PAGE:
The Joy of Missing Out – Buy a Wristwatch Reading time 5 minutes

Facebook card with two young men looking ta their phones rather than the sceneryDaily we are bombarded by hundreds of images and words that suggest we are not enough, there is a magical way to achieve true happiness and we are missing out on life and what others have.

We are fed the message that being ‘connected’ at all times is the holy grail of life and when we aren’t we are missing out on something.

You’ve seen the posts, on Facebook or Instagram or similar sites, of your ‘friends’, some of whom you haven’t even met, sharing their magnificent lives with witty comments, amazing photos and more holidays that you thought it was possible to have.

Add in the street side billboards, the 24 hour media seeking to fill the airwaves and magazines extolling worthiness and value – perhaps its unworthiness – through the latest fad and our senses are overwhelmed with ways to ‘be’ and things to have. FOMO is the advertisers’ dream.

Within some of us, perhaps more of us than want to admit it, this all helps to feed FOMO – the fear of missing out. This fear, like all fears, comes from a place of self doubt, worry and low self esteem. It feeds a lack of self worth, the shame of not being good enough and undermines our ability to make decisions.

FOMO taps into feelings of inadequacy that are often be linked to earlier experiences in our lives and have been reinforced over the years. Being the last chosen for a football or netball team at school may not be as far in the past as you think it is!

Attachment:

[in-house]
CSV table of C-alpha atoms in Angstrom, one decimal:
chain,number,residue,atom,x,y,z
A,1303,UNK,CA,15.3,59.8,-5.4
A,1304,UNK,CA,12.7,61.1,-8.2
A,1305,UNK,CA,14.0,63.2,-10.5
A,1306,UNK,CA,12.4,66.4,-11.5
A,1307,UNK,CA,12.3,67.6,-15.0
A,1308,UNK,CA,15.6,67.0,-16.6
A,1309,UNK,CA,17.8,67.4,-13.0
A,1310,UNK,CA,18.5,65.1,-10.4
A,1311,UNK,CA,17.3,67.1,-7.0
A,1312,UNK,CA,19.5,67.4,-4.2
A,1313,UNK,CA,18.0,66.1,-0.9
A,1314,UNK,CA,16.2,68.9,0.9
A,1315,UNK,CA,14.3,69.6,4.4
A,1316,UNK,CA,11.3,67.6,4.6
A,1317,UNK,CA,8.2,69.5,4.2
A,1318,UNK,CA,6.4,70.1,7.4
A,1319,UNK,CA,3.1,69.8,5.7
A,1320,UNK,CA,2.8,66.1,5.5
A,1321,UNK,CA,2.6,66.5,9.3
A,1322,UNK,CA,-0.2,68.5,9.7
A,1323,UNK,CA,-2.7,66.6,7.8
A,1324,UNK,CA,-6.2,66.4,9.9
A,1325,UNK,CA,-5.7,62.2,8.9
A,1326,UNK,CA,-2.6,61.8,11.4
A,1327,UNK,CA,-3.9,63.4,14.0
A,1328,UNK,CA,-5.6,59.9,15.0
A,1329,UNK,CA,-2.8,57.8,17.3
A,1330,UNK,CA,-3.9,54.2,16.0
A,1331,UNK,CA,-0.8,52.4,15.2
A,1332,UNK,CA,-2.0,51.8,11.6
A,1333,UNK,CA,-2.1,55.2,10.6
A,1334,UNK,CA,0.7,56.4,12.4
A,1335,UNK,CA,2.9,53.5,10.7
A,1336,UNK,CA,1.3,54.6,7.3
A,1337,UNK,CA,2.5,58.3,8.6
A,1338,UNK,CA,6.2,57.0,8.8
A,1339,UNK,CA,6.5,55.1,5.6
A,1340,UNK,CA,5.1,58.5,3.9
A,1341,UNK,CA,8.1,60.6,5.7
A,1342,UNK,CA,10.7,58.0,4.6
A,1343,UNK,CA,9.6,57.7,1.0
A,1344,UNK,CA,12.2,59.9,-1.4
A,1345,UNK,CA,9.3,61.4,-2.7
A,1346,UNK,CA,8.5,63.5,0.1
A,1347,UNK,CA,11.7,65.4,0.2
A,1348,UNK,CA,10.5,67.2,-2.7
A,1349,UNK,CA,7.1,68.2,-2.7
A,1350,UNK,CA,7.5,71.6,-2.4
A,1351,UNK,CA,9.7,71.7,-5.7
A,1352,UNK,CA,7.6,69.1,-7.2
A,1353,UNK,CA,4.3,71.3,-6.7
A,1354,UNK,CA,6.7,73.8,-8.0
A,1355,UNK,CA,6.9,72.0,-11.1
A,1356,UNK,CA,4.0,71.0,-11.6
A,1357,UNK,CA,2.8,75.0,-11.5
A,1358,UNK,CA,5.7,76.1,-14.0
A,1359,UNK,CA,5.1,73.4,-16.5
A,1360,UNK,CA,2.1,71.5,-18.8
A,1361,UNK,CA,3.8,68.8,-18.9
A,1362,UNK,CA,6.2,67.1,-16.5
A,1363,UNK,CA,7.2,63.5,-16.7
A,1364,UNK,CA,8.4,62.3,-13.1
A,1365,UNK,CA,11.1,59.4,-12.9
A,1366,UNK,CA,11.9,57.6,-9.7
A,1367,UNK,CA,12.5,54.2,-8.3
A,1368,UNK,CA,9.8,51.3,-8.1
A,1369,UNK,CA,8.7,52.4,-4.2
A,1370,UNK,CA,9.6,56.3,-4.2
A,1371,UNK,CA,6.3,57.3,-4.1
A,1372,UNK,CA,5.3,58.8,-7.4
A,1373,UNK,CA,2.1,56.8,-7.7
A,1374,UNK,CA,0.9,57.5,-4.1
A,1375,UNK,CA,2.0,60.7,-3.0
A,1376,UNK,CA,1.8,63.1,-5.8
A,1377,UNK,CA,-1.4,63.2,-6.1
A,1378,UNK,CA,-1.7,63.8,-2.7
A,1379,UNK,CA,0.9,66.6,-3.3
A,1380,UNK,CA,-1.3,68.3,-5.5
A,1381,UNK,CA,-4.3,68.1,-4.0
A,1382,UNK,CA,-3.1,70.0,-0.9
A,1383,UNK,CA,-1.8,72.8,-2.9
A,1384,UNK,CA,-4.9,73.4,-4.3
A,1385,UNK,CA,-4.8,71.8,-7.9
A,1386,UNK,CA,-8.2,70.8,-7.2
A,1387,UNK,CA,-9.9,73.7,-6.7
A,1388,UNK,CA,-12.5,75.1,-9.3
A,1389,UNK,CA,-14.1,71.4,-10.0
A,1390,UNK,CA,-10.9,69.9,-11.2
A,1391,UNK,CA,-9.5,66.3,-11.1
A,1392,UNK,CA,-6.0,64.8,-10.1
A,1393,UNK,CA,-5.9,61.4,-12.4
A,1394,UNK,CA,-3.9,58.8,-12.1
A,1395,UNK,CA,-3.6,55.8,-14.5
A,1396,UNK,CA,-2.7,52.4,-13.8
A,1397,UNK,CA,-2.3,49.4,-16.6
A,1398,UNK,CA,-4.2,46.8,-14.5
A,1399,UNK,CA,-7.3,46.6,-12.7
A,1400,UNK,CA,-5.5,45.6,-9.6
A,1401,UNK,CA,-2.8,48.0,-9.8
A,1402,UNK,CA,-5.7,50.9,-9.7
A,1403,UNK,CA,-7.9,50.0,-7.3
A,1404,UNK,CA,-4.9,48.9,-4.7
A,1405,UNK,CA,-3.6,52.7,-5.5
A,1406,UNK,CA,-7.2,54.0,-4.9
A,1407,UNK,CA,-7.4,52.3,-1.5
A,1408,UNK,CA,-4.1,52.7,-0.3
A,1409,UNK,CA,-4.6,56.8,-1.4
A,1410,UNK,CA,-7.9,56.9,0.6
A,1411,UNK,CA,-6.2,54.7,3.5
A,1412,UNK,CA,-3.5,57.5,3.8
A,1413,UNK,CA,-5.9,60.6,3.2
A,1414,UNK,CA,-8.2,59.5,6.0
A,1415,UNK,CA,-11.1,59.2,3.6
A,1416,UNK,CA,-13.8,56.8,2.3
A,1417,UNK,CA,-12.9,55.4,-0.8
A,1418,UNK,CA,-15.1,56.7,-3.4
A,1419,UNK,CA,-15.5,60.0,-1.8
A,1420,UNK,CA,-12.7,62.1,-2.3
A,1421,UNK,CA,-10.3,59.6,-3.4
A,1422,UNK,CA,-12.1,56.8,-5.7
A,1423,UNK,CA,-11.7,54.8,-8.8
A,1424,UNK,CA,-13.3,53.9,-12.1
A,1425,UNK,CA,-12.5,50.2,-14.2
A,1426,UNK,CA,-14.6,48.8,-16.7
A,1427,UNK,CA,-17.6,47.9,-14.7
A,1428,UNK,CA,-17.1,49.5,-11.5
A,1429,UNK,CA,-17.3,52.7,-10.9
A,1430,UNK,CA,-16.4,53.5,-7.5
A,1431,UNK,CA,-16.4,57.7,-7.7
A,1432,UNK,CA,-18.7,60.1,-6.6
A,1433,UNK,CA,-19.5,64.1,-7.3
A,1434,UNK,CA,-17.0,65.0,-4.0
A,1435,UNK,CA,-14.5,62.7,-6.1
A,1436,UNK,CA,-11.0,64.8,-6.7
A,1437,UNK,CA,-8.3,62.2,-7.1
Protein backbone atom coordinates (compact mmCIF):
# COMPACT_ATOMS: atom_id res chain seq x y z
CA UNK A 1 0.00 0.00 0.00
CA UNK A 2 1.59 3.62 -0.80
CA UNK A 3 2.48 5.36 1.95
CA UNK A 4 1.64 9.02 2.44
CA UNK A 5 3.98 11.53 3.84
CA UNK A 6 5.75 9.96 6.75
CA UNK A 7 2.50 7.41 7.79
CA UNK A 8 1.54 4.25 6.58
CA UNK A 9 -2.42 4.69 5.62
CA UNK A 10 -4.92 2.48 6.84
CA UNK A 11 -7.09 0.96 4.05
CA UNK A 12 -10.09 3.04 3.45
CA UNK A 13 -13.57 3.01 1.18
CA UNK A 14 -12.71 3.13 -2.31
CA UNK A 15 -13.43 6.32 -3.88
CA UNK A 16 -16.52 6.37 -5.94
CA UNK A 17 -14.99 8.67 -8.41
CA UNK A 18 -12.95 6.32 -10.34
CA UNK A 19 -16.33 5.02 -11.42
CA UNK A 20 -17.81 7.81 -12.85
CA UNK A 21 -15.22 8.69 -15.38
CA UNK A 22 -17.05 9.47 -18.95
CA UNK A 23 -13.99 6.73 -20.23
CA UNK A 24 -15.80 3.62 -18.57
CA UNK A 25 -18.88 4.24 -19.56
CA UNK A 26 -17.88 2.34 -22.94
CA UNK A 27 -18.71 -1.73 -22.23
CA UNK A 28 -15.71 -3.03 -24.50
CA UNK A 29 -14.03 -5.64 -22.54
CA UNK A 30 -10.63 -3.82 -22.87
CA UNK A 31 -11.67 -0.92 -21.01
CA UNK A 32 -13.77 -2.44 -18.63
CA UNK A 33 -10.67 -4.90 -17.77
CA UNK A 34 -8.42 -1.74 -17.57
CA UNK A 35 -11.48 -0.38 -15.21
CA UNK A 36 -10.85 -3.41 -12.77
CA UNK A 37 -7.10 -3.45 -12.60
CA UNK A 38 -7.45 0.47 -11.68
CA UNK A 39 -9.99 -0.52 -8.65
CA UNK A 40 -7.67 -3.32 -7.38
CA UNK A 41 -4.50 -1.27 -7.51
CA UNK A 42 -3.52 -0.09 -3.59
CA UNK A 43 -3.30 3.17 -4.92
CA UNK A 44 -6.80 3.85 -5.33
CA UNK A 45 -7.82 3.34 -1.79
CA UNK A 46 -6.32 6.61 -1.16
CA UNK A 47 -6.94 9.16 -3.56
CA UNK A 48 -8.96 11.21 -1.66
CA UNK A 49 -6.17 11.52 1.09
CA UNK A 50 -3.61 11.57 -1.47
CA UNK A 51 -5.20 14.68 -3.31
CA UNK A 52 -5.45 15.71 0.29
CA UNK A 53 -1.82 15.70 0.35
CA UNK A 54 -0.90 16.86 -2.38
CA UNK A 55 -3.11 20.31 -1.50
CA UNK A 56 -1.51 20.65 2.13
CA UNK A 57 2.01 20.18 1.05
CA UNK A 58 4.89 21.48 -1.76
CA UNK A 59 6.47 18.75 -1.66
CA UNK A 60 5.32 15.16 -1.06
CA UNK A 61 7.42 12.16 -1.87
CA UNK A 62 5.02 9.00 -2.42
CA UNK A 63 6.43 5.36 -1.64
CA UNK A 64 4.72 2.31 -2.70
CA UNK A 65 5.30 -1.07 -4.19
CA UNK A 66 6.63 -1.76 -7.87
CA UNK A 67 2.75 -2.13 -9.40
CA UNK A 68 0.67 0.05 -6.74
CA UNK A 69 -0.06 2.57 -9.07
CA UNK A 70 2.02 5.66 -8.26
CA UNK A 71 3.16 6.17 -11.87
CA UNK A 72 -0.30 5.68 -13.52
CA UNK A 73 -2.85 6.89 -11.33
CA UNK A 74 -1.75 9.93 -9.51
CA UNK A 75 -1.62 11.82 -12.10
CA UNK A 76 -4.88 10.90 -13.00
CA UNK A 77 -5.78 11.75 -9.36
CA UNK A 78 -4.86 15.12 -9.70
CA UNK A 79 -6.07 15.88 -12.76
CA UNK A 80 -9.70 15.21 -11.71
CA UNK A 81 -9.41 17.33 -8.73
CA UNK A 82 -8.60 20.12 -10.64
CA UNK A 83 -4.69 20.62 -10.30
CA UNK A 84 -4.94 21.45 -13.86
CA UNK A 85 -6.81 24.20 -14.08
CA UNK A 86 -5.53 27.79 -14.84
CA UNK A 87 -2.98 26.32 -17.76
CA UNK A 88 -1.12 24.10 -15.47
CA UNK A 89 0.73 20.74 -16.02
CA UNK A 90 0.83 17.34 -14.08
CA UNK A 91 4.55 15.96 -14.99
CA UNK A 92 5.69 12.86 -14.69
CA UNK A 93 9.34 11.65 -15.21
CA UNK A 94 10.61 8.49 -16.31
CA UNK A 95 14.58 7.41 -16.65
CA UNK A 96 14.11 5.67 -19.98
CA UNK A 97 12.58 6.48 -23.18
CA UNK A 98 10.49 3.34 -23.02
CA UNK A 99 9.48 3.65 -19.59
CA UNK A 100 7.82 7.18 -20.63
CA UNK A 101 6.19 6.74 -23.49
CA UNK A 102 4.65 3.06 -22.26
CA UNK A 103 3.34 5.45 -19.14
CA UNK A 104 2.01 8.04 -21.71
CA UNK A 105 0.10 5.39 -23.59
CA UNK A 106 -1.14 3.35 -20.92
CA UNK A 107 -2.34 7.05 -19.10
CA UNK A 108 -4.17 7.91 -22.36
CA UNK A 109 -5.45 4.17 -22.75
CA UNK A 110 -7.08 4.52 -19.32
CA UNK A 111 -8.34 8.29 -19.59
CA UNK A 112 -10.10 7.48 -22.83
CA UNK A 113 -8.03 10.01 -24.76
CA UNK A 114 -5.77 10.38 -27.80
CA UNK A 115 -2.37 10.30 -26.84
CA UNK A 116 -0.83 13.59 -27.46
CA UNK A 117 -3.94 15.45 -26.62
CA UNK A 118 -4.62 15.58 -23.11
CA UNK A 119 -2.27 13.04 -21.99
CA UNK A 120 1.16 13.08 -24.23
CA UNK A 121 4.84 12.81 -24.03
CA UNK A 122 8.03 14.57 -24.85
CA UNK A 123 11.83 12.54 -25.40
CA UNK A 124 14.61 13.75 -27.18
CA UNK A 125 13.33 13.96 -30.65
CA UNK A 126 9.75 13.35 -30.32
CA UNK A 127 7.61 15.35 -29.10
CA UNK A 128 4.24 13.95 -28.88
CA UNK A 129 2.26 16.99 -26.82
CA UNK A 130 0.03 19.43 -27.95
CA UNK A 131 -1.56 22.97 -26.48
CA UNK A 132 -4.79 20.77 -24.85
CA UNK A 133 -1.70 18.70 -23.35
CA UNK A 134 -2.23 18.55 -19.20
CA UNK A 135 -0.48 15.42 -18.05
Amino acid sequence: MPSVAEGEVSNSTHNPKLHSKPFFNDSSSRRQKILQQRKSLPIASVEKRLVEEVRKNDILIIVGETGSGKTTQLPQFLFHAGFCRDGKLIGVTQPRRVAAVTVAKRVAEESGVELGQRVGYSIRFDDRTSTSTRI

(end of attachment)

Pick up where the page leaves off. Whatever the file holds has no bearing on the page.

FOMO is the fear that makes you go out to a party because you’re scared that people will have a great time and you won’t be part of it or you’ll miss meeting your perfect partner only to realise, usually pretty darned quick, that you’d rather be at home having a long soak in the bath.

When you feel that you haven’t got the ‘right’ answer to your performance at work, in the gym or in life and you feel others have that’s FOMO at work.

FOMO can make you wonder if the grass really is greener than where you find yourself or who you find yourself with! Endless comparisons with endless possibilities are FOMO’s trademarks. It creates distrust within ourselves about ourselves and every part of us, our thoughts, feelings and actions, are effected. FOMO is never having the opportunity to be present and focused solely on one conversation, one person or one activity. You are continually distracted.

Although FOMO shows ups in all sorts of ways, technology is perhaps the one many of us relate to. Before you get the idea I’m against technology I’m not. The advances that have been made over the years have been amazing.

One challenge is, rather like someone aiming to lose weight and still having to eat, our lives have become inextricably linked to using our phones and tablets for activities in our everyday lives. Perhaps the growth of the mobile is why fewer people are wearing wristwatches?

The greatest challenge though is a chemical one. One of our basic desires to seek and connect gets fulfilled easily by our phones. Each time we send and receive a text message we feel connected to someone instantly. Whether we get a reply immediately or if we anticipate a response our body gets a hit of dopamine.

Dopamine is a neurotransmitter that helps control the brain’s reward and pleasure centres along with regulating movement and emotional responses. It enables us to see both rewards and take action to be rewarded. Texting is being caught in a dopamine loop.

Sometimes your dopamine loop drives you to keep seeking pleasure and reward even if you have been rewarded! Unpredictability also stimulates dopamine production in your brain. When something happens that you didn’t expect you get a boost of dopamine and text messages, along with social media responses, are unpredictable. How do you feel when those dots appear telling you someone is replying?

Man wanting to break freeMost of us know we will receive text messages throughout the day, but you don’t exactly know when or who it’ll be from, right? It’s unpredictable. It’s exciting. It increases our dopamine, and we want more. Texting and posting on social media can be an exciting and exhausting dopamine fuelled emotional roller coaster.